At Kelvingrove Art Gallery and Museum there will be a significant temporary exhibition that will showcase works by and relating to Mackintosh and his Glasgow Style contemporaries. Many of the works come from Glasgow Museums’ internationally important collection and will be on display for the first time in a generation, with others making their debut public appearance.
Although the exhibition will span the lifetime of Charles Rennie Mackintosh from 1868-1928, the Glasgow Style will feature prominently as it was the designation given to the design and decorative arts centred round the work by teachers, students and graduates of The Glasgow School of Art, produced between1890 and 1920. At the core of this movement is the work of The Four: Mackintosh, his wife Margaret Macdonald, her sister Frances Macdonald and her husband James Herbert McNair.
The Mackintosh-designed Glasgow School of Art building, completed in 1909, was affected by a fire in 2014 and, although 90 per cent of it was saved, the library – of exemplary art nouveau design – was mostly destroyed and is currently undergoing a painstaking restoration.
“Charles Rennie Mackintosh is rightly celebrated around the world as one of the most creative figures of the 20th century. He is regarded as the father of Glasgow Style, arguably Britain’s most important contribution to the international Art Nouveau movement,” said Alison Brown, Curator with Glasgow Museums. “As we approach this significant anniversary I am thrilled Glasgow Museums will join in a city-wide celebration with an exhibition commemorating one of their most famous sons.”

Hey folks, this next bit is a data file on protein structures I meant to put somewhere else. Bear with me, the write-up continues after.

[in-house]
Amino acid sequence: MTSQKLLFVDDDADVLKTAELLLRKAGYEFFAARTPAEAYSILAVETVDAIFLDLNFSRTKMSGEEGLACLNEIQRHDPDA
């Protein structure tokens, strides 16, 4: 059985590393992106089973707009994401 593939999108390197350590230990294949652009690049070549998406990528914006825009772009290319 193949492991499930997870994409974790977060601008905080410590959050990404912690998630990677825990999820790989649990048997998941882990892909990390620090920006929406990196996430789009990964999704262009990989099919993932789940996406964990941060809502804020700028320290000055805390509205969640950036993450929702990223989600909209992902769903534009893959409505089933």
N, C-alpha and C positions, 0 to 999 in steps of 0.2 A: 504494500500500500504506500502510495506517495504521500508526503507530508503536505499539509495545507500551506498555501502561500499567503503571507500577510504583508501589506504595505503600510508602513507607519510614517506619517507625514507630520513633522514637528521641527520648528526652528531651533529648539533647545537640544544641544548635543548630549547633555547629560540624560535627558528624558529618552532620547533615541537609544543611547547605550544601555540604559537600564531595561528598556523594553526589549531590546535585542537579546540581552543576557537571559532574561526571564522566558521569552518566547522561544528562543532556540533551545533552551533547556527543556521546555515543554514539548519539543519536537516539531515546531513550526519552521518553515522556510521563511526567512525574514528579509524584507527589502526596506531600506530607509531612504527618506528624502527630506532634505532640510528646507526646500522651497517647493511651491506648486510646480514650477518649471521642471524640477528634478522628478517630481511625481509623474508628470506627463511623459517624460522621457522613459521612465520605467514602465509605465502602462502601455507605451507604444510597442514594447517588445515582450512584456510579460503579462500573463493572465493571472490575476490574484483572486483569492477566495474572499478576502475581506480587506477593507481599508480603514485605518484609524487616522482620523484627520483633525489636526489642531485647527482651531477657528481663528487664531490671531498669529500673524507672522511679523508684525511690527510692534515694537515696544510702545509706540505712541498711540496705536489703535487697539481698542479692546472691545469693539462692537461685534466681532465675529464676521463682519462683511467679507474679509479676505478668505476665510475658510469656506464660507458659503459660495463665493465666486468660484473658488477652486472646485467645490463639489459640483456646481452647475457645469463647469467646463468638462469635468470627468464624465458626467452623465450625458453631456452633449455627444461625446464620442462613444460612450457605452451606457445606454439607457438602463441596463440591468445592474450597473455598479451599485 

This week, conservator with Glasgow Museums, Stephanie de Roemer removed one of Margaret Macdonald Mackintosh’s most famous gesso works, The May Queen from display to complete initial assessments in preparation for inclusion in the 2018 exhibition.
The May Queen has hung in the Glasgow Style gallery in Kelvingrove Museum since it reopened after refurbishment in 2006. The large gesso panel, more than 4.5m in length and made in three parts, shows the pagan festival of the crowning of the May Queen. It was designed and made in 1900 for The Ladies’ Luncheon Room at Miss Cranston’s Ingram Street Tearooms, part of which is displayed adjacently in the gallery.
A Museums Galleries Scotland grant has enabled Glasgow Museums to recruit an assistant curator to assist in the development and delivery of the exhibition and in conjunction with the wider Charles Rennie Mackintosh programme.
Further details of the exhibition and wider programme will be released later this year.